If you are starting out in your journey to play the piano, you may be very excited by the prospect of being able to find piano chords to pretty much any song online. It’s true. Bands you have loved and songs you have listened to thousands of times, you can find all of their songs online and if they are a fairly well-known band or artist, you will probably be able to find piano chords for their songs.
This is exciting, but it can also be a sure-fire way to make the piano feel more intimidating. If your favorite band is Tool, or Radiohead, or someone else known for doing things in a slightly more complex manner than rock and pop is used to, you might find that their songs are very difficult to learn. Even the pros might have some difficulty.
Our course is designed in a way that teaches the chords and notes first before putting them into practical use to teach songs. Following the Pianu academy can be a great way to ensure you build your knowledge of piano chords gradually.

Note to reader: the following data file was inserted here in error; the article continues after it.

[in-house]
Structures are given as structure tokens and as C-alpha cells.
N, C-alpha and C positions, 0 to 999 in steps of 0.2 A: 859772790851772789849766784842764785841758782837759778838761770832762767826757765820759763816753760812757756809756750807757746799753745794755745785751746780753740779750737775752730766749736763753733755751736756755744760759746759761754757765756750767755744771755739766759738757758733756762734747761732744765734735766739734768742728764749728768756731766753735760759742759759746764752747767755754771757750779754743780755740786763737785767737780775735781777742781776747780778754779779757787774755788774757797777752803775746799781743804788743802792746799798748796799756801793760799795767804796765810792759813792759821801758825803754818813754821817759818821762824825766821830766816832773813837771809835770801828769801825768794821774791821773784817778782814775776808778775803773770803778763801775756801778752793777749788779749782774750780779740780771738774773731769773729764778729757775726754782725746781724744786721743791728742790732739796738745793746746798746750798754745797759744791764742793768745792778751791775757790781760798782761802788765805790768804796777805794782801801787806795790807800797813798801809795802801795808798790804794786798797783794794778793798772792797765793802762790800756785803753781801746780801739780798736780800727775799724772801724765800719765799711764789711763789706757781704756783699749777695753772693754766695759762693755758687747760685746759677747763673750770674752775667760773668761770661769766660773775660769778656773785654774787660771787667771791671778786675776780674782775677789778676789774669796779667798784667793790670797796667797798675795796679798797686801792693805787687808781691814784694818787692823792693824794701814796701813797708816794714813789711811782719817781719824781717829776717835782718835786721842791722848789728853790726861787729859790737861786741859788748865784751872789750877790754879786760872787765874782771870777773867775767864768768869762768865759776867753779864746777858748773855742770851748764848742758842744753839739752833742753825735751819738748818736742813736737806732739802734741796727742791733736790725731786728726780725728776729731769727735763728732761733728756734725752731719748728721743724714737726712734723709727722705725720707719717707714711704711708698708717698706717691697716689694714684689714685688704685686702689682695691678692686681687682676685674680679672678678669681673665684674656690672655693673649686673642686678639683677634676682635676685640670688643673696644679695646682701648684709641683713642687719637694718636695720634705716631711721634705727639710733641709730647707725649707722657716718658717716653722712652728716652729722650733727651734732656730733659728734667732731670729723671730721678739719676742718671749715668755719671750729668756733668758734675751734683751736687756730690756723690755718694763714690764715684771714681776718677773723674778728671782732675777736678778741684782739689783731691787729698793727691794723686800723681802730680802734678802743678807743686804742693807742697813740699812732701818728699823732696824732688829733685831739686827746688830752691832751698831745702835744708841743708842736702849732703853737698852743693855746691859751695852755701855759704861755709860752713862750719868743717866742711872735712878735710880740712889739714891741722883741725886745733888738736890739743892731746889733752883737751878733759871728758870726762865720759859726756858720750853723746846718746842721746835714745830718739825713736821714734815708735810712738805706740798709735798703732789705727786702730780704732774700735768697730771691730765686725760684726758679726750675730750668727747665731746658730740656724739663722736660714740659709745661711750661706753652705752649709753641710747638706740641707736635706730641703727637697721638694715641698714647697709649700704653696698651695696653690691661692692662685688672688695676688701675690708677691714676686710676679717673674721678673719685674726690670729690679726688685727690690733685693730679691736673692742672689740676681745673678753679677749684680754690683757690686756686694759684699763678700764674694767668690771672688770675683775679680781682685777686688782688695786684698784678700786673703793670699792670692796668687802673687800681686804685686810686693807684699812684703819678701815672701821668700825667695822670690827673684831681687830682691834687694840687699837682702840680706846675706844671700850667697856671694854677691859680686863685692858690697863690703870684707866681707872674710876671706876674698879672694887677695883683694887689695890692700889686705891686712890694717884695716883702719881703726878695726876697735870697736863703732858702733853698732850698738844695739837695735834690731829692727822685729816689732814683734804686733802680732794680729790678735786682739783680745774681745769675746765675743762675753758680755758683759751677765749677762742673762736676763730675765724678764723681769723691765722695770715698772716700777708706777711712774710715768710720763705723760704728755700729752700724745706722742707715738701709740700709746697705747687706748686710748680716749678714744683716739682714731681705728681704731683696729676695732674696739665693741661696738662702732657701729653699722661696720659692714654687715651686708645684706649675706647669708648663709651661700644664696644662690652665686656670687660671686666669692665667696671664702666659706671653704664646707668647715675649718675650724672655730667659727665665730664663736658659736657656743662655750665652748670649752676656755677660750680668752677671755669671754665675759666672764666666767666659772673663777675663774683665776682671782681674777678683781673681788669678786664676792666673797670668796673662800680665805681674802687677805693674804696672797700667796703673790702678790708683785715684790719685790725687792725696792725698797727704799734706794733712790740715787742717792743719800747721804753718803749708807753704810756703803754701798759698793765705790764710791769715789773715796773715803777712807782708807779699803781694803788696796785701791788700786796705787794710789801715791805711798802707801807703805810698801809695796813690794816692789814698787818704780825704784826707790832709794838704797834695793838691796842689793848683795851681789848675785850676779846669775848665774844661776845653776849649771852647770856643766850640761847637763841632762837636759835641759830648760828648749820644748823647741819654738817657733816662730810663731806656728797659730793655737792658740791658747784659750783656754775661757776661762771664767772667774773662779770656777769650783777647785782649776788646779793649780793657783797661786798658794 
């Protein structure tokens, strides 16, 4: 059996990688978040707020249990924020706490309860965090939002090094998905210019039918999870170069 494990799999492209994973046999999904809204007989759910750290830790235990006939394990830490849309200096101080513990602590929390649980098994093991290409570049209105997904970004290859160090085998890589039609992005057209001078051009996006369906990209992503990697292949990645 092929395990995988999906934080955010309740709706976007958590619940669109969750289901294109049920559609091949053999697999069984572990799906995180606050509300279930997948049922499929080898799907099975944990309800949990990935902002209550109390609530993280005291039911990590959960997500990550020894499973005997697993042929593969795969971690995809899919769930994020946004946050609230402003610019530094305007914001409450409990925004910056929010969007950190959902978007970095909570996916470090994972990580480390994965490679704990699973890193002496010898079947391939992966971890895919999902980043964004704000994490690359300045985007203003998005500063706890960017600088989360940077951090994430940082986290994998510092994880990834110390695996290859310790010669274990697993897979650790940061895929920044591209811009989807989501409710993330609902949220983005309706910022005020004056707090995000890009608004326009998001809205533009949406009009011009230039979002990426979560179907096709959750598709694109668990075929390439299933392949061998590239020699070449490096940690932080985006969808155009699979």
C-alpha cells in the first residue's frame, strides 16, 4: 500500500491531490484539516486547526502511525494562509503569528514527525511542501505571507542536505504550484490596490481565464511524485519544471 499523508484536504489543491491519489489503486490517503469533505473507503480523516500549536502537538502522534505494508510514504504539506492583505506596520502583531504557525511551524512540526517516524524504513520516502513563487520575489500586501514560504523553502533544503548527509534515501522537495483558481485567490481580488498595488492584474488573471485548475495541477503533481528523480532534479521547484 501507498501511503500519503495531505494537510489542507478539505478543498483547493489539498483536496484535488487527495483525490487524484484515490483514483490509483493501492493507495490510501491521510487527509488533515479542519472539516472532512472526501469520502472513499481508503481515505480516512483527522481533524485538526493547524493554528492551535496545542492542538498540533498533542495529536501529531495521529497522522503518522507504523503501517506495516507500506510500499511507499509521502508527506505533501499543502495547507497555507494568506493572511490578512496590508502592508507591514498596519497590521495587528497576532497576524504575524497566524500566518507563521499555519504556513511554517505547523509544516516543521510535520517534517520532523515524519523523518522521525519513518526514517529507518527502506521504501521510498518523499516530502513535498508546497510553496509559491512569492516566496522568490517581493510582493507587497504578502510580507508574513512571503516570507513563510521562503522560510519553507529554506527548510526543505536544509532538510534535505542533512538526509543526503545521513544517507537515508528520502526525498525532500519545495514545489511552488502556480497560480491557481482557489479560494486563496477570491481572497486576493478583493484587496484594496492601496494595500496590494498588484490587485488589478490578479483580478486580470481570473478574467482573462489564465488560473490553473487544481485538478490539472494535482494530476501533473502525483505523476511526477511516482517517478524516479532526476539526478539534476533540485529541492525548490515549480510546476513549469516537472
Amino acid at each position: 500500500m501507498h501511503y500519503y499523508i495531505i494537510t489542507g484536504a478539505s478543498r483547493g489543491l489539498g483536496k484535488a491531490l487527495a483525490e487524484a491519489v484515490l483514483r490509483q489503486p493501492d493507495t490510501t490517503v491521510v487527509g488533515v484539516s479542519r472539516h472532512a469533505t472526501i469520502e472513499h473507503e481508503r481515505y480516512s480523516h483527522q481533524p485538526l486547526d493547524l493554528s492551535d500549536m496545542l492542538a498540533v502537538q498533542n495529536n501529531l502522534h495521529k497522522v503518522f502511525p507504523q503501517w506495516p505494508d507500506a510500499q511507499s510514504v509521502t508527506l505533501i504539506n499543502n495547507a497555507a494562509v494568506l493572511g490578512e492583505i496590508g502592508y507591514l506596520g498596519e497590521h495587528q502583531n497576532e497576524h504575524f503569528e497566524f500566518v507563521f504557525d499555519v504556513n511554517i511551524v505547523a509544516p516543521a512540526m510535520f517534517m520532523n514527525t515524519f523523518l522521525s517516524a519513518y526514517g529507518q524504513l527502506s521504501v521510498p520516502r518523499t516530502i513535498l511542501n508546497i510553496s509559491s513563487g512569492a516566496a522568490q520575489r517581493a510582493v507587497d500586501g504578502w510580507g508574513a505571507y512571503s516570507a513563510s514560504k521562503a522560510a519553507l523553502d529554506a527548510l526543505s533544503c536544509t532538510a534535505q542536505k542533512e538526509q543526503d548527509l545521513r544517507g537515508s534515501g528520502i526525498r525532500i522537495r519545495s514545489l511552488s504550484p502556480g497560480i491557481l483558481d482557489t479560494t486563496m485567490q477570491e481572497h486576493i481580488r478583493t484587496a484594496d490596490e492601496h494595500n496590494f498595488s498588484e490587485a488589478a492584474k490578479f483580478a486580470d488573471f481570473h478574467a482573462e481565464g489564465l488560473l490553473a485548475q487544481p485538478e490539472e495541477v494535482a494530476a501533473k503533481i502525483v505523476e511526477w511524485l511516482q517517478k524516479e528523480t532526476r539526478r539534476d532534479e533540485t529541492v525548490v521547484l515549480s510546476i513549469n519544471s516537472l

This is not just about building knowledge gradually, though, it is about stopping people from becoming intimidated by finding a song that has 37 chords, all more complex than the last! Don’t expect to be playing like this within your first few lessons…
If it all feels too much, or you find piano chords that are a bit “out there”, remember that you can play thousands of songs just by knowing four chords. This fundamental knowledge is a great starting point, and from here, you can build towards playing the more complex songs, compositions and even classical concertos.
As we’ve already stated, it’s the best time ever to find loads of information to help you to play the piano. You can find piano chords to thousands of songs almost instantly online. We recommend following some sort of course or structure, at least until you have the basics nailed, but from here, it is up to you which songs to learn next.
Whether you use YouTube tutorials or the “old-fashioned” way of using sheet music, you will find no shortage of learning material.